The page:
Author: has written 5298 posts for this blog.

Jill began blogging for Feministe in 2005. She has since written as a weekly columnist for the Guardian newspaper and in April 2014 she was appointed as senior political writer for Cosmopolitan magazine.
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21 Responses

  1. BW
    BW April 6, 2010 at 9:51 pm |

    When I hear articles seem to imply that humans are overpopulating the earth but the elephants/Amazon forest/etc. is endangered and therefore efforts to save the endangered species/area justify the loss of human life, my mind vacillates from horrified to ‘well, statistically speaking, yeah’ to horrified again. Anyone else?

  2. Holy!
    Holy! April 6, 2010 at 10:44 pm |


    Here’s a great link on the subject:

    great quote about man made animal and plant extinctions :”In a slow extinction, various balancing mechanisms can develop. Noone knows what will be the result of this extremely rapid extinction rate. What is known, for sure, is that the world ecological system has been kept in balance through a very complex and multifaceted interaction between a huge number of species. This rapid extinction is therefore likely to precipitate collapses of ecosystems at a global scale. This is predicted to create large-scale agricultural problems, threatening food supplies to hundreds of millions of people. This ecological prediction does not take into consideration the effects of global warming which will further aggravate the situation.”

  3. RD
    RD April 7, 2010 at 1:27 am |

    Good post but why do you keep linking to that rape apologist?

    Holy! and BW, if the environment is the concern, its the West that needs to depopulate most.

  4. piny
    piny April 7, 2010 at 1:48 am |

    No, BW, just horrified. I understand the frustration, but the Owenses are a pernicious influence. Theirs is the mentality that favors invasion over diplomacy, overseas adoption over infrastructure, paramilitary over police action. It doesn’t really work, and innocent people invariably die. These are home lands we’re talking about, villages where people live and work. They shouldn’t be under private martial law.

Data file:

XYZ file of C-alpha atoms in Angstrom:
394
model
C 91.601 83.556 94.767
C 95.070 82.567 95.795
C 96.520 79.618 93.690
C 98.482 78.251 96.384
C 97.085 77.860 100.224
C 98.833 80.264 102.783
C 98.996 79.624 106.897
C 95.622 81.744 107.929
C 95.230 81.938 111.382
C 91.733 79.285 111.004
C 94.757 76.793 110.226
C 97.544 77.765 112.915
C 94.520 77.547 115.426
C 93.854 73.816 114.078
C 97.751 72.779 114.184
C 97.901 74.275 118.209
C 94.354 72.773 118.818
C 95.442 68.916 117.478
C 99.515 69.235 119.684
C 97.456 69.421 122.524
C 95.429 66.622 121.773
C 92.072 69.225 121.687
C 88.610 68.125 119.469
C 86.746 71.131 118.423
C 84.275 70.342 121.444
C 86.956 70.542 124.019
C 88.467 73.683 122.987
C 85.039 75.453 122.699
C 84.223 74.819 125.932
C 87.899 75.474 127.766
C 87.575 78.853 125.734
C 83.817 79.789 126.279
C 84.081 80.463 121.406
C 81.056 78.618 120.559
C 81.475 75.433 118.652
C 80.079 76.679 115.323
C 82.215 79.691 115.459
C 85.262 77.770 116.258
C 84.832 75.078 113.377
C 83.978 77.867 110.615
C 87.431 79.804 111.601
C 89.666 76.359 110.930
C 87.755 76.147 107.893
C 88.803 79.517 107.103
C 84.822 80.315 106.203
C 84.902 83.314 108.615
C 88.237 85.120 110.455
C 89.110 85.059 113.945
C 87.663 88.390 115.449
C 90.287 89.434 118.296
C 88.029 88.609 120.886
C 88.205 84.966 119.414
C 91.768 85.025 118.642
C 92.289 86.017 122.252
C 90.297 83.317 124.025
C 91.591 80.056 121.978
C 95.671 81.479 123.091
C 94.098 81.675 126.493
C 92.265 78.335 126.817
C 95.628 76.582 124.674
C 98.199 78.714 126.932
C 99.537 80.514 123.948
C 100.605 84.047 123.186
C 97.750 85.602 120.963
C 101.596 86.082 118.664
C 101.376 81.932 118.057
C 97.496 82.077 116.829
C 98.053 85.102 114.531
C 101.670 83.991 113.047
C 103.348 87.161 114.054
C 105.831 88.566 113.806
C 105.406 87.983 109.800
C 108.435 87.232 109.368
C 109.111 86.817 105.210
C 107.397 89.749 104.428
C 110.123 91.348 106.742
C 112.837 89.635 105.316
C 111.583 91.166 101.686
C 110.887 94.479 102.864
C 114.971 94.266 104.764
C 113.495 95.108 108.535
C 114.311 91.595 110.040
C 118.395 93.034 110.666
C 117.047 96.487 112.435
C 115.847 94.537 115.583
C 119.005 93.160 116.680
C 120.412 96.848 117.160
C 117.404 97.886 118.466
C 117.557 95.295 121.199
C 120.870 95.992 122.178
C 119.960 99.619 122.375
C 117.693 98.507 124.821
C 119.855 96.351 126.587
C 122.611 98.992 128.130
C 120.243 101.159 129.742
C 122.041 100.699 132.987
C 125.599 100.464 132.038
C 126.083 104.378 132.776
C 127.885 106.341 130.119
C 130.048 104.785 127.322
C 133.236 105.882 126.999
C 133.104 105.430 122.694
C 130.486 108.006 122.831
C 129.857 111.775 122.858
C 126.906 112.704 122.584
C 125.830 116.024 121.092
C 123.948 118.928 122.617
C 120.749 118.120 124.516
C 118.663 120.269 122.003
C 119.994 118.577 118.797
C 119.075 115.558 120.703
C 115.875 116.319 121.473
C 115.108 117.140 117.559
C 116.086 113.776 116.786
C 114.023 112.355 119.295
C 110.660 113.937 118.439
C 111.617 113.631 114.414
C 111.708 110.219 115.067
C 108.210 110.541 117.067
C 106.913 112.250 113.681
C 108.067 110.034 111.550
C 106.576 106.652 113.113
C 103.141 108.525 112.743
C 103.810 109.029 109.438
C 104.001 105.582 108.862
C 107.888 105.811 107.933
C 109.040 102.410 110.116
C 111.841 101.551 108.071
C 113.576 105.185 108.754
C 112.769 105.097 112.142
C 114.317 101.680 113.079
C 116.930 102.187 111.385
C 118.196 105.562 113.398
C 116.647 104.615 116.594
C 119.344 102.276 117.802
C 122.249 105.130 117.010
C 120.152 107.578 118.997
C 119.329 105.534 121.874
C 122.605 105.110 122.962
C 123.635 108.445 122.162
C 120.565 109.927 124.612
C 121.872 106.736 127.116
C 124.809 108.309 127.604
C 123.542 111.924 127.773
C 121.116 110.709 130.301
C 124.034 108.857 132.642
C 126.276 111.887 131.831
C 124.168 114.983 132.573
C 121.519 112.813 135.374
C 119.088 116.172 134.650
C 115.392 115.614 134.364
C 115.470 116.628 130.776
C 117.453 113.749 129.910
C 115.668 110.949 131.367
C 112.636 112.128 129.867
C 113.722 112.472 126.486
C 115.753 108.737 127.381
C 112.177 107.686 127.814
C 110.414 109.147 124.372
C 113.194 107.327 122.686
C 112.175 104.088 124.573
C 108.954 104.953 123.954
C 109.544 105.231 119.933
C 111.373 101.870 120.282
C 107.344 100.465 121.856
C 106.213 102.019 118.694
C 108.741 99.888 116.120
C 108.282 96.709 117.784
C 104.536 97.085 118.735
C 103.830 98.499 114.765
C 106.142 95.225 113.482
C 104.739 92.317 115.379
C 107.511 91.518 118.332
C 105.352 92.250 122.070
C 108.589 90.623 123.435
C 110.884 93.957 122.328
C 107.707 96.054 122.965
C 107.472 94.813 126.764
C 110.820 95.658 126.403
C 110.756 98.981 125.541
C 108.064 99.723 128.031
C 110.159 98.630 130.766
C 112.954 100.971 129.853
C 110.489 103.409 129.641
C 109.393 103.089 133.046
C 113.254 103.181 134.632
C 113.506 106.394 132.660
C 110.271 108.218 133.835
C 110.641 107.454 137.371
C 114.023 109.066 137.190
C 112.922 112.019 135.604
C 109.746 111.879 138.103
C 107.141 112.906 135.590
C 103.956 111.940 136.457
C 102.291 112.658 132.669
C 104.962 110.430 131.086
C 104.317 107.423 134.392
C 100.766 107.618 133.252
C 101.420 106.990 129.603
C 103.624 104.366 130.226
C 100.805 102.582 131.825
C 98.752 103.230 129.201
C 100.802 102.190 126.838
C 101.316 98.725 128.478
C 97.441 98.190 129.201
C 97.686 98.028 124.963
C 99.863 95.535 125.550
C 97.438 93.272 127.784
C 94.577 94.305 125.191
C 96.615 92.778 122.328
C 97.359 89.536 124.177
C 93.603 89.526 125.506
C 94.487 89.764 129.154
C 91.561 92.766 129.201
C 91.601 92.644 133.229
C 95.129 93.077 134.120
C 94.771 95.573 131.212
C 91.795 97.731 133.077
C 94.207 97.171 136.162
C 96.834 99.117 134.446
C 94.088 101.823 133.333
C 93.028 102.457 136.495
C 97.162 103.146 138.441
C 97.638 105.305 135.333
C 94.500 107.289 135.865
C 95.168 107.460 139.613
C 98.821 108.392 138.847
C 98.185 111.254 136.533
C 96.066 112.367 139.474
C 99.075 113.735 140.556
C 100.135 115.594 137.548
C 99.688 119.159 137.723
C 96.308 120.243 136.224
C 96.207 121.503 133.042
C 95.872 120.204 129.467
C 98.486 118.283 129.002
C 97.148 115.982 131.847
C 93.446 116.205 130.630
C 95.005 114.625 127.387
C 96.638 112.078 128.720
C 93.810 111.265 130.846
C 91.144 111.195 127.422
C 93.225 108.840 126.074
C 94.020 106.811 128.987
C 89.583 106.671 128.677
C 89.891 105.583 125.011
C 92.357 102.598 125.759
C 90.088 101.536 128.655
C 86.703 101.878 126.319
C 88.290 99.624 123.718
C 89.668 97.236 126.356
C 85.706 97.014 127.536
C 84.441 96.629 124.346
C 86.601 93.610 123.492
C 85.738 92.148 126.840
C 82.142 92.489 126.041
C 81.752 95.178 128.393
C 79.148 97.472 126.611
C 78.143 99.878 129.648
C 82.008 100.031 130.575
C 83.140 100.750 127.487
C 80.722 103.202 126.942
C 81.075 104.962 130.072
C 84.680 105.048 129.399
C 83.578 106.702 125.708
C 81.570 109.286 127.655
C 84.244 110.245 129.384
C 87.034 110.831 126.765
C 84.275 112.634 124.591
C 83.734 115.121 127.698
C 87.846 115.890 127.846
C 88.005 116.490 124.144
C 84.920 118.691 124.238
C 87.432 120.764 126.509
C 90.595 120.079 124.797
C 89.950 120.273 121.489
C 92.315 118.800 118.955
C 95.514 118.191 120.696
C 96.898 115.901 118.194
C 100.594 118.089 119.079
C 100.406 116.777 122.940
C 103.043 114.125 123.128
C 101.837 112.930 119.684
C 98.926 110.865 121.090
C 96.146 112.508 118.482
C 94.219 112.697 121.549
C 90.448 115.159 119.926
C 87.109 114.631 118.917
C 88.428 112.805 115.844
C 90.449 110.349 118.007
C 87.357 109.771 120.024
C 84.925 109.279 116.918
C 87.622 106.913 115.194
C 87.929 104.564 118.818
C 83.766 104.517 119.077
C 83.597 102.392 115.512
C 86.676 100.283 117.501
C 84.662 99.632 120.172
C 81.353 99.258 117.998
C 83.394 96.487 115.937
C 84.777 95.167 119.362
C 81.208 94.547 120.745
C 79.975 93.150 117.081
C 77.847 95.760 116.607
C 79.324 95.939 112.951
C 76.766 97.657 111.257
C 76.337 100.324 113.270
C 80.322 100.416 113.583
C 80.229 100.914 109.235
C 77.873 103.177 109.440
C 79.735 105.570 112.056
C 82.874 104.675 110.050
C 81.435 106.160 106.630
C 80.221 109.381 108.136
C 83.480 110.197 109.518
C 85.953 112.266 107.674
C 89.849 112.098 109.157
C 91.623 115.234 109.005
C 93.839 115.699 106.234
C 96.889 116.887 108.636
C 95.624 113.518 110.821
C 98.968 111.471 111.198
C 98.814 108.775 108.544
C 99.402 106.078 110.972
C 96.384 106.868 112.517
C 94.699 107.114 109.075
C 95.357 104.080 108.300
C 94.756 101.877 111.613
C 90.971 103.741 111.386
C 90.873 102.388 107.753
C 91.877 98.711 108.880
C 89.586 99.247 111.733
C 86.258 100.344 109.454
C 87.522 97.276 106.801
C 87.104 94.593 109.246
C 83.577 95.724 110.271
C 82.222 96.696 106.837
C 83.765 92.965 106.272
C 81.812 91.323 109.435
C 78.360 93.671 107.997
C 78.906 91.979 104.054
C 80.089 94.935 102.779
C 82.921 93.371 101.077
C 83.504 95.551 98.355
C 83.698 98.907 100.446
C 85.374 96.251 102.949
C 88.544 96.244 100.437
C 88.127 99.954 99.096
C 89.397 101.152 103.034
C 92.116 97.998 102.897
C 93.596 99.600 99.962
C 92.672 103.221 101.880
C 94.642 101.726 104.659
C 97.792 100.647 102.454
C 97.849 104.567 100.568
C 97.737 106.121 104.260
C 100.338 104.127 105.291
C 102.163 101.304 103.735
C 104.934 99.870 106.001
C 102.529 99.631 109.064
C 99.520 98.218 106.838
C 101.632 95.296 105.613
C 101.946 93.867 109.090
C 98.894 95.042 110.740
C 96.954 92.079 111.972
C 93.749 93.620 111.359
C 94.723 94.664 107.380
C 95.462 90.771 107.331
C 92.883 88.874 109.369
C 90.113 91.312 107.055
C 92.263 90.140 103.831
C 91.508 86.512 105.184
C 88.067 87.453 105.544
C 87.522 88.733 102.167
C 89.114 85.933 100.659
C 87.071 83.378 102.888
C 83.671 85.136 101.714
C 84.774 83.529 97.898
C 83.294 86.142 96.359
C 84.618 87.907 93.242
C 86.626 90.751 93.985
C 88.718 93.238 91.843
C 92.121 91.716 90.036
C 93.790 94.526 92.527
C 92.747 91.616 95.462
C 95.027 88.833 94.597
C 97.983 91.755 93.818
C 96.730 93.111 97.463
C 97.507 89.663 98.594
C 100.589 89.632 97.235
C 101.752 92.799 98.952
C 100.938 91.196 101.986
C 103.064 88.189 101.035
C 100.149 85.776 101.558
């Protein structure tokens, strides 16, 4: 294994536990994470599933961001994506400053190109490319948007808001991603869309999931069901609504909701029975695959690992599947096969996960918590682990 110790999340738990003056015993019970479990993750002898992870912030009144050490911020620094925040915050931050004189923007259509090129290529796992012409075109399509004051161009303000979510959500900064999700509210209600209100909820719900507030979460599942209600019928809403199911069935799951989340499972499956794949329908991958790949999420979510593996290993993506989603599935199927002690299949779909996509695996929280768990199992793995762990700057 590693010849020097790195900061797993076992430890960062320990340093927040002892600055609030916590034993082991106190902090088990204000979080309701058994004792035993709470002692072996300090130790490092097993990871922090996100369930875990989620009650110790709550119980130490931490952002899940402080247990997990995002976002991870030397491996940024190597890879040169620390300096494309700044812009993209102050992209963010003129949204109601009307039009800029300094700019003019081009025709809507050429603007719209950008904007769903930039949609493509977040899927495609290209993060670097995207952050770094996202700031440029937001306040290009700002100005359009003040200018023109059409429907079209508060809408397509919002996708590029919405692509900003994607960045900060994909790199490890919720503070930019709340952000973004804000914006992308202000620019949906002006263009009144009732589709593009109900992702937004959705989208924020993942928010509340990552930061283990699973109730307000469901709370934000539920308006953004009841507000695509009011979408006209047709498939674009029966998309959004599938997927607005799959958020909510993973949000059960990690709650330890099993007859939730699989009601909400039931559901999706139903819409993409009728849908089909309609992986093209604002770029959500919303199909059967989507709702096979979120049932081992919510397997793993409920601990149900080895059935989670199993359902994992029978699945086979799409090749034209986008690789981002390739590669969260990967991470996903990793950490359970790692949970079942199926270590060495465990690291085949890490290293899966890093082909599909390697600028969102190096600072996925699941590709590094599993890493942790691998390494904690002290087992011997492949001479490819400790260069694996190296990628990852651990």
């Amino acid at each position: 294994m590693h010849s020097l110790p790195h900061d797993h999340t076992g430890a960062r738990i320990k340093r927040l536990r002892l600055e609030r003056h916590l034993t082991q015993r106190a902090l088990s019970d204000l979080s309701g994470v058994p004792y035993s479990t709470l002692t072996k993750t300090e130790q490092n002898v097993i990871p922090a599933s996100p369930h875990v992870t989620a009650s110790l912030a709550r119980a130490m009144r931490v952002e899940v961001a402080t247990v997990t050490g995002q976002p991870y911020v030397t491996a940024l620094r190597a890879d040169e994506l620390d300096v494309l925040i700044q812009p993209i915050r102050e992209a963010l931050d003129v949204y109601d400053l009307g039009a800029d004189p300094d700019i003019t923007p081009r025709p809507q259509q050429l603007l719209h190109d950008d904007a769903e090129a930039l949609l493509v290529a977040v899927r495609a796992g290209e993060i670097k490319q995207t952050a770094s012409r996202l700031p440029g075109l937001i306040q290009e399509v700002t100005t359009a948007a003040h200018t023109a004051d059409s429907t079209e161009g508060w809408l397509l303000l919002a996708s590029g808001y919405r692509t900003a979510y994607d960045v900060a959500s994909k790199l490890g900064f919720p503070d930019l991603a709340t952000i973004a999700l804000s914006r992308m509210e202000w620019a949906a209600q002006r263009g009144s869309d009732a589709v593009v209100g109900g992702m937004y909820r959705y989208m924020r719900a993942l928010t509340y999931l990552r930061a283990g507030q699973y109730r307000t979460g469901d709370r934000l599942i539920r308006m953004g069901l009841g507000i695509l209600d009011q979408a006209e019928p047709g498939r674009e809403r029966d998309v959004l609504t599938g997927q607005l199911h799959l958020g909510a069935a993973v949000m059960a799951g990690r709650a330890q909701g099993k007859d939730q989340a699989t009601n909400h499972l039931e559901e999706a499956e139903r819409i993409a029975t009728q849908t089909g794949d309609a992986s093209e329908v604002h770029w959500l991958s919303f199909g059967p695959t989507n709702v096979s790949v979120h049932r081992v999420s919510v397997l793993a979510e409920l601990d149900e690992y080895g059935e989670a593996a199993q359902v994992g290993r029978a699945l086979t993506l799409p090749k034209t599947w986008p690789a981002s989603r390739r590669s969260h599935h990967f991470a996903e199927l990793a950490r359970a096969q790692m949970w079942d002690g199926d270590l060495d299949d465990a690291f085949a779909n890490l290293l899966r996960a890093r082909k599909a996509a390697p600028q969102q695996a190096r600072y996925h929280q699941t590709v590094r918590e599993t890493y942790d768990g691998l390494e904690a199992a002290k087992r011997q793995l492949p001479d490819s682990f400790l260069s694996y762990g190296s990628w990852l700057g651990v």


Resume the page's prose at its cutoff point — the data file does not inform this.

5. RD
    RD April 7, 2010 at 2:30 am |

    So I didn’t actually read that whole article before, just skimmed some of the first page. Just went back to read it…um WOW. Horrified too.

  6. Holy!
    Holy! April 7, 2010 at 10:25 am |

    Holy! and BW, if the environment is the concern, its the West that needs to depopulate most.

    Which “West” are you talking about? Population growth among nearly all developed countries is stagnant, or declining. what developed countries need to work on is using less resources.

  7. Sailorman
    Sailorman April 7, 2010 at 12:33 pm |

    Holy! 4.7.2010 at 10:25 am

    Holy! and BW, if the environment is the concern, its the West that needs to depopulate most.

    Yes and no. The West is leading the worldwide environmental catastrophe. But there are still specific areas and/or species which need to be protected, not all of which are under the domain of the West.

    To put it differently: Even though we can easily identify the relatively few countries who drove the right whale close to extinction, we still can’t let anyone else kill right whales. And even though the local people may not be responsible for the initial degradation of elephant habitat, that doesn’t mean that we don’t need to protect the elephants. You can’t achieve broad social goals if you prioritize individuals.

    What we DO need to do, though, is to compensate people a la eminent domain, instead of just taking stuff. It’s one thing to say that the broader social need must prevail; it’s another thing entirely to also say that the individuals who give way just need to suck it up and bear the loss. That doesn’t make much sense, nor give much moral support to the social model.

  8. Auguste
    Auguste April 7, 2010 at 1:37 pm |

    I second the request for more information from RD about Ta-Nehisi Coates’ supposed rape apologia.

  9. RD
    RD April 7, 2010 at 5:03 pm |

    That football player, an article about him.

    Of course you also had a rape apologist guest blogger pretty recently so what should I expect.

  10. Alison
    Alison April 7, 2010 at 5:14 pm |

    Jill, I assume it’s that post RD is talking about, on Roethlisberger. Doesn’t read as apologism to me, but…

    As far as the guest blogger, I’m lost on that one.

  11. . . .
    . . . April 7, 2010 at 8:19 pm |

    To me, this article is worse: